Chaos in Learning a Simple Two Person Game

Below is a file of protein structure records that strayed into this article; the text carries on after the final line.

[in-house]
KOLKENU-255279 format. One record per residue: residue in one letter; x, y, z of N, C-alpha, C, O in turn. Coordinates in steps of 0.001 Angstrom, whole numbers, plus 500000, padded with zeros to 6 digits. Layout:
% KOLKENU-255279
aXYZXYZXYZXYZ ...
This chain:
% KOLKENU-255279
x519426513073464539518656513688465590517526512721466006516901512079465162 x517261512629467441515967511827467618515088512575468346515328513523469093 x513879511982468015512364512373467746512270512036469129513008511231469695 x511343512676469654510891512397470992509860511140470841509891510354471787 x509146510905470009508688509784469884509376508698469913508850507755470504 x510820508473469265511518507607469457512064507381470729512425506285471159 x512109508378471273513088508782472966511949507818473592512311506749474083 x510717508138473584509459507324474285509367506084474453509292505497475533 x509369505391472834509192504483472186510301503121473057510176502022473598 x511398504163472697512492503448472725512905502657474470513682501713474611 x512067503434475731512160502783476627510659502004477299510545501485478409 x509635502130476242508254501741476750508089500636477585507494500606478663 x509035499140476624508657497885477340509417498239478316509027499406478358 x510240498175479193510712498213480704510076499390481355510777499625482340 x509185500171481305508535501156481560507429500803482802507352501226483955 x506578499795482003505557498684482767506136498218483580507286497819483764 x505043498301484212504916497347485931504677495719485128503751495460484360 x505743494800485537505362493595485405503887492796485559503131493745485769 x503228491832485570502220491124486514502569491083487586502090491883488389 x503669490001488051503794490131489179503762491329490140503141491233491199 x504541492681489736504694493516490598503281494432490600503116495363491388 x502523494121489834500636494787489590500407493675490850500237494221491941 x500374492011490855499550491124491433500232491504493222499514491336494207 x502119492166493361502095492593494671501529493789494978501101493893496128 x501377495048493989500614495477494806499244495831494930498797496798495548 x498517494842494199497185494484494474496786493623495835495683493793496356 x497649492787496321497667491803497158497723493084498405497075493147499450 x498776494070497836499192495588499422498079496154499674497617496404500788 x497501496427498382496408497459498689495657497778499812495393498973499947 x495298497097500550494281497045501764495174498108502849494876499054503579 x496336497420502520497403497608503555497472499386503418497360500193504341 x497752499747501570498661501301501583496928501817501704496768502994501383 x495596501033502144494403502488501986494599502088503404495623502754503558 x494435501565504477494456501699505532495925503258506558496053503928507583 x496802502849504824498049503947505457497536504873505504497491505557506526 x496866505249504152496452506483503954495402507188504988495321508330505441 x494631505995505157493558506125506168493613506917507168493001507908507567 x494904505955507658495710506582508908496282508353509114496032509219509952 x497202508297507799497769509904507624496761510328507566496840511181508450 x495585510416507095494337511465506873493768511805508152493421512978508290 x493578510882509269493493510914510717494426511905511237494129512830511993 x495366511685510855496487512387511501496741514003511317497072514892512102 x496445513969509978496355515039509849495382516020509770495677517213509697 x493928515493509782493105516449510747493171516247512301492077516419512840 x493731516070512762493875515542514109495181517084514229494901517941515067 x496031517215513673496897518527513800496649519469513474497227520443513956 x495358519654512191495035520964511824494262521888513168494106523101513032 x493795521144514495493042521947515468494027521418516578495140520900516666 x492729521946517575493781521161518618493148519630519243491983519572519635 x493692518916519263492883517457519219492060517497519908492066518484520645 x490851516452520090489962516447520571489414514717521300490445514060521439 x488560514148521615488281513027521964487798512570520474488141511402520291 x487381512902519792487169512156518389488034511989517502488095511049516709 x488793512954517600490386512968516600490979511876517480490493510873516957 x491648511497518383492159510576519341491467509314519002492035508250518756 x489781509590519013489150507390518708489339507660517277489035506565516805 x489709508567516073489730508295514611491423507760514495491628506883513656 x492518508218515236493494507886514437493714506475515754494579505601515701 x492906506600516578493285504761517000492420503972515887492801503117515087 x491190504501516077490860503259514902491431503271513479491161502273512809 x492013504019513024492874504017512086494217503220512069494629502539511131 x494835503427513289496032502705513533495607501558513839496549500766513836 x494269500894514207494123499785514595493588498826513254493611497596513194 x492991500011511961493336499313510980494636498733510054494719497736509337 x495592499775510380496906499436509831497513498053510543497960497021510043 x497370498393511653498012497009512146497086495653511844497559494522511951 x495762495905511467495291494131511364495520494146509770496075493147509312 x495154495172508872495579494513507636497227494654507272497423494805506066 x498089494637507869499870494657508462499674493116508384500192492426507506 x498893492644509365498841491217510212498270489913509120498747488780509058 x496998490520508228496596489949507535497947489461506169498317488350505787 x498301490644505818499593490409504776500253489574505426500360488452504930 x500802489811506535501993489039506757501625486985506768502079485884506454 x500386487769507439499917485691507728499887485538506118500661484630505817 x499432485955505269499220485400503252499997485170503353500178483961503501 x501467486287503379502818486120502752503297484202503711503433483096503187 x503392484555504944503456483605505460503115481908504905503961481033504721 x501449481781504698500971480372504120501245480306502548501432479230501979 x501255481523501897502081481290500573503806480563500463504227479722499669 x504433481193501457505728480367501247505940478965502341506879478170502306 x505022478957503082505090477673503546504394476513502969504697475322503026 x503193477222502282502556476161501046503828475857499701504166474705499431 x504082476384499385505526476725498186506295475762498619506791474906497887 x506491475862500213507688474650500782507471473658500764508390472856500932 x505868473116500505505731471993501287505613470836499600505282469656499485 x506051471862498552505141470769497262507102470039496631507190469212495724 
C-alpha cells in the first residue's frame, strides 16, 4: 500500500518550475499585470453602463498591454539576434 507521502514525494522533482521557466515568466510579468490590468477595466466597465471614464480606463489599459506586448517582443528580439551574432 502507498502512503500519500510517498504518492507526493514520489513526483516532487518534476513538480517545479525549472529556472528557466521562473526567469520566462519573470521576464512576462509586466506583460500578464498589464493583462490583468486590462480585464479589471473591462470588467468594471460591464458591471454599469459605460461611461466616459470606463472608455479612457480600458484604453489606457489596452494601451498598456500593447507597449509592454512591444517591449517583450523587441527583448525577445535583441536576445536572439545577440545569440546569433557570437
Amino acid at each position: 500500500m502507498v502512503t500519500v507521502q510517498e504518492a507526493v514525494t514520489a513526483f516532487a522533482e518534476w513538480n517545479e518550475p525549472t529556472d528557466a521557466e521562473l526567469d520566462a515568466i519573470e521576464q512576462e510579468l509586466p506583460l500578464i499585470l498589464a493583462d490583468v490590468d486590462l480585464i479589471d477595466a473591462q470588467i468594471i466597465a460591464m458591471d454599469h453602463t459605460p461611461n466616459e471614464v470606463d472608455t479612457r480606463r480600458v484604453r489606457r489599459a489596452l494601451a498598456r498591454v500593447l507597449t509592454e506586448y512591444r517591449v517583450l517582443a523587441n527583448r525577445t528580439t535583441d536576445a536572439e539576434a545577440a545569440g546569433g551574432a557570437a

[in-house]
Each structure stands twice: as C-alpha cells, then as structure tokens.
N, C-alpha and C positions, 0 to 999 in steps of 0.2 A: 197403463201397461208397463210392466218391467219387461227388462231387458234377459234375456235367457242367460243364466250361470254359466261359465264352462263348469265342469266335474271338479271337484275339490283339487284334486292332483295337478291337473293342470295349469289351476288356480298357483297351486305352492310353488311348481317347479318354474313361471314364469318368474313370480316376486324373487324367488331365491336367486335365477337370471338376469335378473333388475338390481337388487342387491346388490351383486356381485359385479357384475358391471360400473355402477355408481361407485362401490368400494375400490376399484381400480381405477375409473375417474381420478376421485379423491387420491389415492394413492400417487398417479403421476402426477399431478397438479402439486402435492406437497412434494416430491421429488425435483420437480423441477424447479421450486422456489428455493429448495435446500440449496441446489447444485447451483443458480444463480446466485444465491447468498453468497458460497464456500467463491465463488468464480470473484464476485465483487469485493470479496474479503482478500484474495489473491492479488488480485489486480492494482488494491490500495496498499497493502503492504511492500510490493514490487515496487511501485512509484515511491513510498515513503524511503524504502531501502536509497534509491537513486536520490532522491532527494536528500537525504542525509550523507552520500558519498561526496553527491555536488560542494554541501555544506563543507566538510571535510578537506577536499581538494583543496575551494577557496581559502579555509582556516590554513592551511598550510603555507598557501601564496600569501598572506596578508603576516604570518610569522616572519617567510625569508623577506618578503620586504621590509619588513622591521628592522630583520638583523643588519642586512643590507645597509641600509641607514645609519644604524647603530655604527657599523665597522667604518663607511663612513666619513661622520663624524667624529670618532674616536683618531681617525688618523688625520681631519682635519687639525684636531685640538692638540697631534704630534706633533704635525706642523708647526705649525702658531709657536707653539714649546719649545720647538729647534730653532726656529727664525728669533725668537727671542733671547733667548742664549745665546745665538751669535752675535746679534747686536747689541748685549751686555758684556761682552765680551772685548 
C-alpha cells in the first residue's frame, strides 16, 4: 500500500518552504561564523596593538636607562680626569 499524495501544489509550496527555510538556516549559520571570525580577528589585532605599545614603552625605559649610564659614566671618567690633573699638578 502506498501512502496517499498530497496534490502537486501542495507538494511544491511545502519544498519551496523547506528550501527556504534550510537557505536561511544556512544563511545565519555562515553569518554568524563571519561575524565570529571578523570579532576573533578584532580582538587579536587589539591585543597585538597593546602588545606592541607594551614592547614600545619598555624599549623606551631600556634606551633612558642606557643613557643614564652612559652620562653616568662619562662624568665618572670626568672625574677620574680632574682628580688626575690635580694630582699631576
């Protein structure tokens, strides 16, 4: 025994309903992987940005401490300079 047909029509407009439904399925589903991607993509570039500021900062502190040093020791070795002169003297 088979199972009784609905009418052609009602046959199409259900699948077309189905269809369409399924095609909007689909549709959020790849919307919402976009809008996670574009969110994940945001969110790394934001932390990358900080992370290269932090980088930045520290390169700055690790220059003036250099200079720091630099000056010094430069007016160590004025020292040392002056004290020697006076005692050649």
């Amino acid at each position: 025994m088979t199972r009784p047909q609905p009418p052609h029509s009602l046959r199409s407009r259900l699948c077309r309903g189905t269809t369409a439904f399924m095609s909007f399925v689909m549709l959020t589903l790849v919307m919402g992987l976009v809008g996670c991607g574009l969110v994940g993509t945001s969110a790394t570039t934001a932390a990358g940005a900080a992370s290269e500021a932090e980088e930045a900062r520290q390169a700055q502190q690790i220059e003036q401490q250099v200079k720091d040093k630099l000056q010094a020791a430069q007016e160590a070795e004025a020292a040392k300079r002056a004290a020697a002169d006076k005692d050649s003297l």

We investigate the problem of learning to play a generalized rock-paper-scissors game. Each player attempts to improve her average score by adjusting the frequency of the three possible responses. For the zero-sum case the learning process displays Hamiltonian chaos. The learning trajectory can be simple or complex, depending on initial conditions. For the non-zero-sum case it shows chaotic transients. This is the first demonstration of chaotic behavior for learning in a basic two person game. As we argue here, chaos provides an important self-consistency condition for determining when adaptive players will learn to behave as though they were fully rational.
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